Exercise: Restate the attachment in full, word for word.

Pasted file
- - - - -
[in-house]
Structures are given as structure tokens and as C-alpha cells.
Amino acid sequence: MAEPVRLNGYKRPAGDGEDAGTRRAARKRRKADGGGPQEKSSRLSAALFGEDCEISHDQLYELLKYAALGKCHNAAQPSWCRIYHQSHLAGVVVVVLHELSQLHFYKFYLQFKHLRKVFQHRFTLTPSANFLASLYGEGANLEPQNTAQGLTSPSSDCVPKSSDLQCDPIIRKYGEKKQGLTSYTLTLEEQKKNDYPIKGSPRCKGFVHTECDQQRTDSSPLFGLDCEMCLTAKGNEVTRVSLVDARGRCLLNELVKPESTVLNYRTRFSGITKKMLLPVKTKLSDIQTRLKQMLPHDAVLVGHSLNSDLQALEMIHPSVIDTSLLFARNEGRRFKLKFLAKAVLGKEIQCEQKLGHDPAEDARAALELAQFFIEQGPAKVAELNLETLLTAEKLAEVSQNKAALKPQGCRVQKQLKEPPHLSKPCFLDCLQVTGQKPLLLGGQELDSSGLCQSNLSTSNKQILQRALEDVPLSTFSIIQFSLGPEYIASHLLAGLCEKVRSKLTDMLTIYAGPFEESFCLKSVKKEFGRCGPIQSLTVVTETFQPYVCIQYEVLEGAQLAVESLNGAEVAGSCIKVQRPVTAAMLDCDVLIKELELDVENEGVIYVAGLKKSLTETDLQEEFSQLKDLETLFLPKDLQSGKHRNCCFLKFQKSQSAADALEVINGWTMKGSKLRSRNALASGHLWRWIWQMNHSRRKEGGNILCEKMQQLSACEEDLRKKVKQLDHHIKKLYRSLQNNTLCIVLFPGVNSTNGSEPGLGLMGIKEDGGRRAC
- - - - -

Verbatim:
[in-house]
Structures are given as structure tokens and as C-alpha cells.
Amino acid sequence: MAEPVRLNGYKRPAGDGEDAGTRRAARKRRKADGGGPQEKSSRLSAALFGEDCEISHDQLYELLKYAALGKCHNAAQPSWCRIYHQSHLAGVVVVVLHELSQLHFYKFYLQFKHLRKVFQHRFTLTPSANFLASLYGEGANLEPQNTAQGLTSPSSDCVPKSSDLQCDPIIRKYGEKKQGLTSYTLTLEEQKKNDYPIKGSPRCKGFVHTECDQQRTDSSPLFGLDCEMCLTAKGNEVTRVSLVDARGRCLLNELVKPESTVLNYRTRFSGITKKMLLPVKTKLSDIQTRLKQMLPHDAVLVGHSLNSDLQALEMIHPSVIDTSLLFARNEGRRFKLKFLAKAVLGKEIQCEQKLGHDPAEDARAALELAQFFIEQGPAKVAELNLETLLTAEKLAEVSQNKAALKPQGCRVQKQLKEPPHLSKPCFLDCLQVTGQKPLLLGGQELDSSGLCQSNLSTSNKQILQRALEDVPLSTFSIIQFSLGPEYIASHLLAGLCEKVRSKLTDMLTIYAGPFEESFCLKSVKKEFGRCGPIQSLTVVTETFQPYVCIQYEVLEGAQLAVESLNGAEVAGSCIKVQRPVTAAMLDCDVLIKELELDVENEGVIYVAGLKKSLTETDLQEEFSQLKDLETLFLPKDLQSGKHRNCCFLKFQKSQSAADALEVINGWTMKGSKLRSRNALASGHLWRWIWQMNHSRRKEGGNILCEKMQQLSACEEDLRKKVKQLDHHIKKLYRSLQNNTLCIVLFPGVNSTNGSEPGLGLMGIKEDGGRRAC